bird ringing chew valley bird ringing course chew valley ringing station

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2014 Ringing Course

News from the Ringing Station

March summary
A rather quiet month with just 69 ringed and 112 retraps. Highlights include 1 female Bearded Tit on 1st, a new female and a control female Cetti's Warbler...

Controls & Recoveries

Recent returns from the BTO include Canada Geese observed in Eastville Parl, Bristol as well as Cettis Warbler and Goldcrest.

Chew Valley Ringing Station

is located in North Somerset just north of the Mendip hills on the southwest shore of Chew Valley Lake and on the A368 road midway between Bath and Weston-super-Mare, between the villages of Bishop Sutton and West Harptree.
Ringing started at Chew Valley Lake in 1963 and the first report was produced by the Mendip Ringing Group covering the years 1962-63. Our ringing area is mainly reed bed with some scrub. Between April and September we normally catch good numbers of Reed Warblers and Sedge Warblers and a varying number of other species such as Blackcap, Chiffchaff and Willow Warbler plus the normal residents which now include Cetti's Warbler. We get a good passage of migrants and there is plenty of chance to see stages of moult. We also attempt to catch hirundines at roost.
If you wish to enquire about membership or have any other query please email us at cvrsringing@fsmail.net in the first instance for details.

Chew Valley Ringing Station's Ringing Course 3 - 5 August 2012

Most of the course members had arrived by late morning on the Friday and, in keeping with tradition, we adjourned to the Blue Bowl Pub in West Harptree for lunch. This gives a very pleasant and informal opportunity for people to get to know each other.
2012 ringing course
2014 Ringing Course - Thursday afternoon 7th to Sunday afternoon 10th August 2014
The course aims to provide a 'reed-bed experience' for ringers who normally work in a different habitat. It is also an opportunity for ringers to obtain an appraisal and/ or sponsorship for an upgrade to a 'C' or 'A' permit or an assessment for a training endorsement.
We aim to have a mixed group of six participants on the course...
The course itself began at 3.00 pm with the official introductions, the giving out of the usual notices concerning Health and Safety (of birds and people), a brief explanation about how the course operates and a net furling demonstration. In the afternoon we operated nets in the area nearest to the ringing station, plus running the Heligoland trap. After supper a successful attempt was made to catch swallows at roost using a tape lure. The setting of single panel nets at a Pied Wagtail pre-roost was less successful (two birds).
On the Saturday morning ringing began at 6.00 am and the opportunity was used to complete CES visit 9 on the eastern shore of the lake (known as area A). The quiet after lunch period' was used for a practical session calculating primary moult scores and recording wing formulae using dried bird wings. Ringing from 4.00 - 6.00 pm, was followed by Lucy Wright's talk about the BTO's purpose built database known as The Integrated Population Monitoring Recorder (IPMR). The feedback forms suggest that both talks were thought to be very helpful and at just the right level for our 6 course participants. After supper another catch was made of swallows coming in to roost. An attempt at the Pied wagtail pre-roost was abandoned due to breezy conditions at this more open site.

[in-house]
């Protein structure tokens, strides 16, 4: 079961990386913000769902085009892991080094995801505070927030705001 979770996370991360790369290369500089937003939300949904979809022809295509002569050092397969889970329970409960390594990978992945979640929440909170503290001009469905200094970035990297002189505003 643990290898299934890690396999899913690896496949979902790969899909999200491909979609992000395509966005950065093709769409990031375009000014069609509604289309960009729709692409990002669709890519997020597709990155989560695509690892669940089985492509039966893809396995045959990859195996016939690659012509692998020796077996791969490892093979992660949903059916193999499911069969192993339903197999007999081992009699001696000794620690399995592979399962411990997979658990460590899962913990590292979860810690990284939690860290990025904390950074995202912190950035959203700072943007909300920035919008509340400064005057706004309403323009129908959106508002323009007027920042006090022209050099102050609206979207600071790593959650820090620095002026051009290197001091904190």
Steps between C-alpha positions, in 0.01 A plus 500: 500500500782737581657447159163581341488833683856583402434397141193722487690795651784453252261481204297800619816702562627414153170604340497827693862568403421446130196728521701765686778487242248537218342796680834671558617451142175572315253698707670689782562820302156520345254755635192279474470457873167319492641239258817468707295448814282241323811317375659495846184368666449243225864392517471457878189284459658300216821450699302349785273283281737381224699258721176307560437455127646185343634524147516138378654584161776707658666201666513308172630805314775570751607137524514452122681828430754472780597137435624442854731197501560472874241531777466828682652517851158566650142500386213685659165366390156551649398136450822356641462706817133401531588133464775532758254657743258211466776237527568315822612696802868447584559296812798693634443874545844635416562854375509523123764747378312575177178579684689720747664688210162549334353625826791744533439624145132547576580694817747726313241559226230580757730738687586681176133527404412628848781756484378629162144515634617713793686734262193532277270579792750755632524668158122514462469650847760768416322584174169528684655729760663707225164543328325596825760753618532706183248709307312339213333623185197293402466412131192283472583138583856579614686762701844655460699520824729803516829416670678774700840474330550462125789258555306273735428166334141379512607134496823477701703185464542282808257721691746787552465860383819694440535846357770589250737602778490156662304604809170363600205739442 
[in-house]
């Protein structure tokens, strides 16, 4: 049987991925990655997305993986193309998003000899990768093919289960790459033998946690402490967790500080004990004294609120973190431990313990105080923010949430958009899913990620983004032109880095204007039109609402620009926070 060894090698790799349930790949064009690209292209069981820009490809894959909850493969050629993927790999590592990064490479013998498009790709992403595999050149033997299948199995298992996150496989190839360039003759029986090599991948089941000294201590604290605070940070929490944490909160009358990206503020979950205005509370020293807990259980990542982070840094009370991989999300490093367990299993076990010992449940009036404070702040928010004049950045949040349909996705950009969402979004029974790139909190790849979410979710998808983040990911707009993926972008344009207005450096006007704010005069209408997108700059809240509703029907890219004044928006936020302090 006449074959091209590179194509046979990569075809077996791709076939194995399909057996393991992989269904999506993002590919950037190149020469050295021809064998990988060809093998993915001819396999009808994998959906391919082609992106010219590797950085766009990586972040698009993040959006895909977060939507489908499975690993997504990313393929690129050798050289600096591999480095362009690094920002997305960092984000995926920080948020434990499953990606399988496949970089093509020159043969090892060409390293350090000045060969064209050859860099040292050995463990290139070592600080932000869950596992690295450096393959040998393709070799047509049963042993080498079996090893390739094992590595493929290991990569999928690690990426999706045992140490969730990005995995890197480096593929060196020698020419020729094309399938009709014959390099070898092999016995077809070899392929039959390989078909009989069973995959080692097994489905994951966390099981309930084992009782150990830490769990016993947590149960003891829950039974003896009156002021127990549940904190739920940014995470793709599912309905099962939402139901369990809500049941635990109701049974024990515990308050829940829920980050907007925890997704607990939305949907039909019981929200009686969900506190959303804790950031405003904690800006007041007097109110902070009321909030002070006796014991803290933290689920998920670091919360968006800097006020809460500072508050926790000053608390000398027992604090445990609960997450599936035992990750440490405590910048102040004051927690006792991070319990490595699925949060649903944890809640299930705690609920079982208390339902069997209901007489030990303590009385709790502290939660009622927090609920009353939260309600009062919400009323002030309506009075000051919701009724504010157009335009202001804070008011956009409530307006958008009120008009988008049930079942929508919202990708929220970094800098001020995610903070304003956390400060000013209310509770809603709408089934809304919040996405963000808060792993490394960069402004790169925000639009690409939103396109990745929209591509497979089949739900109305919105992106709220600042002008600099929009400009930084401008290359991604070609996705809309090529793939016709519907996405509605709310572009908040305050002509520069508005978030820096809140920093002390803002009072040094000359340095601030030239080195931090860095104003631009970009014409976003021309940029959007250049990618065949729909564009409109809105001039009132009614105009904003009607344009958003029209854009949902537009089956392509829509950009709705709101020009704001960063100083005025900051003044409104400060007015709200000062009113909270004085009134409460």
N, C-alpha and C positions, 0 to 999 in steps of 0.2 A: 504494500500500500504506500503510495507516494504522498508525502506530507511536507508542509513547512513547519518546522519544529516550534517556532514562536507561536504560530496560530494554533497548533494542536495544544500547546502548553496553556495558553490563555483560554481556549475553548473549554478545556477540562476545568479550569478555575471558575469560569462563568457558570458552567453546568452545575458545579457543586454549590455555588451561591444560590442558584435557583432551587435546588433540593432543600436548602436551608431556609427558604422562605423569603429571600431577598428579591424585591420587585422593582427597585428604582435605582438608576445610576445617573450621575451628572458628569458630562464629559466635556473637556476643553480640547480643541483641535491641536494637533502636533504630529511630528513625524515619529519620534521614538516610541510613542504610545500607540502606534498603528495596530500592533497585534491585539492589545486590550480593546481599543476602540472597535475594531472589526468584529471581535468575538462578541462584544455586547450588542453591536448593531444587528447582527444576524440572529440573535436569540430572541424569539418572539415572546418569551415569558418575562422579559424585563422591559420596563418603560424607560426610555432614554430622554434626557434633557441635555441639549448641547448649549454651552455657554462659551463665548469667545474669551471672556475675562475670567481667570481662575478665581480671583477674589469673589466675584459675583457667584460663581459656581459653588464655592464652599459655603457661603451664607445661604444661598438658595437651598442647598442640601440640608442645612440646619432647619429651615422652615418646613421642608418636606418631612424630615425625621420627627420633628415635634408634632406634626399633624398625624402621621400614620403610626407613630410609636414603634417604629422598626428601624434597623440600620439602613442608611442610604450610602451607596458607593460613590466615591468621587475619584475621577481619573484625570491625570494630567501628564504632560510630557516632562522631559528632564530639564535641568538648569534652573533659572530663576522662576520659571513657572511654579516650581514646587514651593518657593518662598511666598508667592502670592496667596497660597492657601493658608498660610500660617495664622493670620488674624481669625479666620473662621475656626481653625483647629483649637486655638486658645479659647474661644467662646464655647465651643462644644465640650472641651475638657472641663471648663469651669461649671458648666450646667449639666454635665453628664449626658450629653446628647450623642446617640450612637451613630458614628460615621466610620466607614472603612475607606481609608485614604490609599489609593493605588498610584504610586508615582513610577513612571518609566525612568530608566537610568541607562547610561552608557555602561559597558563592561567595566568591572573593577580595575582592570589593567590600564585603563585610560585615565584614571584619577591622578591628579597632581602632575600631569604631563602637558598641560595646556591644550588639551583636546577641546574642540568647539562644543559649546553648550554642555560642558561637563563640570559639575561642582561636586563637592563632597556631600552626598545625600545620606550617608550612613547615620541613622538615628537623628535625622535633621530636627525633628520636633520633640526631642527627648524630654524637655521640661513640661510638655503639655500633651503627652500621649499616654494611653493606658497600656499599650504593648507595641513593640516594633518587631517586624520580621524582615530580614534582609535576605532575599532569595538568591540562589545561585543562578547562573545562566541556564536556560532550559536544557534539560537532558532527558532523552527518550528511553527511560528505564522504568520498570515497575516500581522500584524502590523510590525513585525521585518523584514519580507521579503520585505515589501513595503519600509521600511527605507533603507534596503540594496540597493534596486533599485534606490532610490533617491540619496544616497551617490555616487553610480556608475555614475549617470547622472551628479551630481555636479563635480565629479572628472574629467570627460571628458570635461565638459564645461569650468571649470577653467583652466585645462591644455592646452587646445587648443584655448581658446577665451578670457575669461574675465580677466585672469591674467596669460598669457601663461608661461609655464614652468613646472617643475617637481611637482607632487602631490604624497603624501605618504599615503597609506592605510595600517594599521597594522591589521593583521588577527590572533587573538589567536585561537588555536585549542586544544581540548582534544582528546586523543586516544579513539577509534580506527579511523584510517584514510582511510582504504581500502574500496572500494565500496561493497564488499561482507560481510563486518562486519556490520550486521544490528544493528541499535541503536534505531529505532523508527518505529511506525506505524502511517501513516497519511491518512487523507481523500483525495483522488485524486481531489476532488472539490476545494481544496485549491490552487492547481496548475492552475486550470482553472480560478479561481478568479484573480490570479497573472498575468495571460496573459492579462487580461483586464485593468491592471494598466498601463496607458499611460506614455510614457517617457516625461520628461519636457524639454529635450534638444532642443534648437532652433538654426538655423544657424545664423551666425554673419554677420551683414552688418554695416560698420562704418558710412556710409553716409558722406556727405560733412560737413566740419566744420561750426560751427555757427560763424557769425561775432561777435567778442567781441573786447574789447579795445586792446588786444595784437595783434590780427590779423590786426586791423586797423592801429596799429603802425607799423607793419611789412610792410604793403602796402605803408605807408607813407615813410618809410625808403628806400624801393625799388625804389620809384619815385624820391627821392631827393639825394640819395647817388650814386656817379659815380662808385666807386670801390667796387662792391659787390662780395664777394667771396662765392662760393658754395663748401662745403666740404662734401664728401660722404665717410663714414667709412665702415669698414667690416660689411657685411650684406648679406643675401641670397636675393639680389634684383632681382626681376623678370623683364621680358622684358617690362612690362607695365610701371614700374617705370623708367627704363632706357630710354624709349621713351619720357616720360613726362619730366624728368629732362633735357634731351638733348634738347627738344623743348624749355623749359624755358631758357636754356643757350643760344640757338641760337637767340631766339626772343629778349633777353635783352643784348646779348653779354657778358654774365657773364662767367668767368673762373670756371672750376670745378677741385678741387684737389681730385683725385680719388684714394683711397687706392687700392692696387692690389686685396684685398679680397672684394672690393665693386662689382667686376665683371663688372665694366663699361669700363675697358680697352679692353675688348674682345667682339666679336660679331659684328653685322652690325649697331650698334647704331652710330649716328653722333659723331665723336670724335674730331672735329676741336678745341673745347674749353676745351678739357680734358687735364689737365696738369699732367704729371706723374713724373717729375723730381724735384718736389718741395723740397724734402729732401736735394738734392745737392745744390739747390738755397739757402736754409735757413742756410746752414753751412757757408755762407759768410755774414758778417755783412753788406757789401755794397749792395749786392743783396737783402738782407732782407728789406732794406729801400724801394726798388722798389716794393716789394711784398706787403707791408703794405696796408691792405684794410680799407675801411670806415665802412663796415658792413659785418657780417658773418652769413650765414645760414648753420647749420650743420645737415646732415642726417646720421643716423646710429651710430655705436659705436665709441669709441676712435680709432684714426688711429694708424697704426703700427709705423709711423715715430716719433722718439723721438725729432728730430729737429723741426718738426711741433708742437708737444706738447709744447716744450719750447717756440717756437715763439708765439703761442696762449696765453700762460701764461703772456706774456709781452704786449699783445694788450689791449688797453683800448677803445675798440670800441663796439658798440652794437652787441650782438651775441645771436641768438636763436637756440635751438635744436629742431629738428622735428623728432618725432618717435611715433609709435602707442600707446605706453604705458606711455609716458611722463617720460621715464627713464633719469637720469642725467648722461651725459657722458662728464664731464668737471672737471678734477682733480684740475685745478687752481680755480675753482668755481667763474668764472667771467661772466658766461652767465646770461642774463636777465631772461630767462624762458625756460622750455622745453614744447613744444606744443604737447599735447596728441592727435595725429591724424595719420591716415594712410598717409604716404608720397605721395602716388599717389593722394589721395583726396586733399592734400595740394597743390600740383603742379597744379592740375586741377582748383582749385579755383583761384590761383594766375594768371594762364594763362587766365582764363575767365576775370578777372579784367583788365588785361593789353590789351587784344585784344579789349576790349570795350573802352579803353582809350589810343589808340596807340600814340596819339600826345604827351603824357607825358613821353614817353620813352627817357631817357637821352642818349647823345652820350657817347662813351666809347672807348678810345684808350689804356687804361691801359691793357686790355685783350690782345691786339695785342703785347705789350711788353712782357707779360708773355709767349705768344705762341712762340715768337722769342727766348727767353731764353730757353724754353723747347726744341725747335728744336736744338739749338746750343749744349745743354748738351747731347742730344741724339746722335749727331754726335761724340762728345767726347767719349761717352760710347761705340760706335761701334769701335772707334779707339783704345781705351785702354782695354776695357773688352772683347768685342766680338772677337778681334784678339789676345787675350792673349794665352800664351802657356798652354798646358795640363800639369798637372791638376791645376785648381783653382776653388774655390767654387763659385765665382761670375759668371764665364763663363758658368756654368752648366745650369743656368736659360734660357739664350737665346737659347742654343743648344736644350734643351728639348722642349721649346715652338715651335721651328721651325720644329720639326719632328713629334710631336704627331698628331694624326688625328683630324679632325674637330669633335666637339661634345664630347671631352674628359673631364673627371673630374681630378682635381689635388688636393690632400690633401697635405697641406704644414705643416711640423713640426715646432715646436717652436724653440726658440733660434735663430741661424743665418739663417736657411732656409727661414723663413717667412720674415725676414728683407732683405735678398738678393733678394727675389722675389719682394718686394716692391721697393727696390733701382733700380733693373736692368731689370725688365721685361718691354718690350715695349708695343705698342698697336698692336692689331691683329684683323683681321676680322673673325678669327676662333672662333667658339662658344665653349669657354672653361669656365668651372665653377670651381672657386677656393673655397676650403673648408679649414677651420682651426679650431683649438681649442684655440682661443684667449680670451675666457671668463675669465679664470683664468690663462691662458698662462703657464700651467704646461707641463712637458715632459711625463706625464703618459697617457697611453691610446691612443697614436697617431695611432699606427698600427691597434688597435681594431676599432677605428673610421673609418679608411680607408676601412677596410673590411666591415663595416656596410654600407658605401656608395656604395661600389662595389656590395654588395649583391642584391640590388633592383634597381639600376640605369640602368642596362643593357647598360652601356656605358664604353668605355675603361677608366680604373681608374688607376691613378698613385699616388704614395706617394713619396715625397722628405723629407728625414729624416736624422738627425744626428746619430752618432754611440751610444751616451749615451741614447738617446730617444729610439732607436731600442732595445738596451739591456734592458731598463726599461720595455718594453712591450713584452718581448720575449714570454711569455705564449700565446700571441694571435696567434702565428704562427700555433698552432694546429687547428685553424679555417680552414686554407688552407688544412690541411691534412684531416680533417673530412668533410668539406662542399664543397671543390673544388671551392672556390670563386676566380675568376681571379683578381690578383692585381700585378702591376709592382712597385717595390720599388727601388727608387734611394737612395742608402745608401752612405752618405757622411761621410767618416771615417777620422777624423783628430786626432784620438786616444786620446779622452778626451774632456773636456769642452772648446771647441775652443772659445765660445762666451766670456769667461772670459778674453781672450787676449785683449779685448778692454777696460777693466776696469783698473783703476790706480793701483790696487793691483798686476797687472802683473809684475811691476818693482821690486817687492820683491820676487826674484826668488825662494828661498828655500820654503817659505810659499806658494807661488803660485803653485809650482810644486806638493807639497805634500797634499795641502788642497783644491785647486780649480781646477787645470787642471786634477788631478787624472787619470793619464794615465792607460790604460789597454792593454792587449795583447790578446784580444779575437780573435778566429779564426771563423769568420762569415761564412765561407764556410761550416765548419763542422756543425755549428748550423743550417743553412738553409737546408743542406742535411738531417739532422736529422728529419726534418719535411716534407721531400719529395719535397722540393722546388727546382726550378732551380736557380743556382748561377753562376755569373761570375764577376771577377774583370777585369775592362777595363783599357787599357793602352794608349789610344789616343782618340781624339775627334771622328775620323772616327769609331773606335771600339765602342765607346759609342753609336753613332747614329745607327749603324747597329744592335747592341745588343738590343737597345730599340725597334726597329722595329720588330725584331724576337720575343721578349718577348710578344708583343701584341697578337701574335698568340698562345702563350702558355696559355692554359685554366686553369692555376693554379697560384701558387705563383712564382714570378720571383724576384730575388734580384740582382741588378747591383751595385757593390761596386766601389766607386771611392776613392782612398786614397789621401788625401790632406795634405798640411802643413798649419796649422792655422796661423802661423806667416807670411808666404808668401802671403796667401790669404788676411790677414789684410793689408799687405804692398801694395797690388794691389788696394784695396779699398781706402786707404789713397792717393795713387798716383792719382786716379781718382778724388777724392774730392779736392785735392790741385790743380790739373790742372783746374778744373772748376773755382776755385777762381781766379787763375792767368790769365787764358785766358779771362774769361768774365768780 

Ringing on the Sunday was from 7.00 - 11.00 am with one group going to Bob Medland's garden. Feedback was provided on a 'one to one' basis before lunch. Votes of thanks and the farewells followed with special mention to Fiona and Bob Medland for the catering which was once again of a high standard with self-service breakfasts, hot lunches and buffet type suppers. Also to Anne Preston and Mike Rowan for issuing rings and transcribing the data from the individual forms used for each bird. Thanks were also given to Mike Bailey, Simon Isgar, Robin Prytherch and Mike Rowan for their efforts in getting the course ready.
This year we repeated the regime of rotating 3 teams (2 trainers and 2 students per team). This worked very well, enabling 2 teams to be ringing with 1 team out on a net round. Despite the abnormally high water level at the lake and the poor breeding season we still exceeded last years overall total, both in terms of the variety and the number of birds handled. The course was offered as a 'reed-bed experience' and this we were certainly able to provide with thigh waders and wellingtons being the order of the day!.
Course totals
Species
New
Retrap
Total
Sparrowhawk
1
0
1
Barn owl
4
0
4
Water rail
0
1
1
Kingfisher
1
0
1
GSW
1
0
1
Sand martin
6
0
6
Swallow
105
0
105
Pied/white wagtail
2
0
2
Wren
12
2
14
Dunnock
3
0
3
Robin
2
1
3
Blackbird
1
0
1
Cettis warbler
0
2
2
Sedge warbler
10
0
10
Reed warbler
32
15
47
Lesser whitethroat
1
0
1
Garden warbler
1
0
1
Blackcap
27
3
30
Chiffchaff
13
1
14
Willow warbler
9
2
11
Long-tailed tit
1
7
8
Coal tit
0
1
1
Blue tit
11
26
37
Great tit
7
23
30
Nuthatch
1
6
7
Treecreeper
1
0
1
Magpie
0
1
1
Carrion crow
1
0
1
House sparrow
1
0
1
Chaffinch
0
1
1
Greenfinch
9
1
10
Bullfinch
2
0
2
Reed bunting
1
2
3
Totals
266
95
361
juvenile water rail
Juvenile water rail
pullus barn owl
Pullus barn owl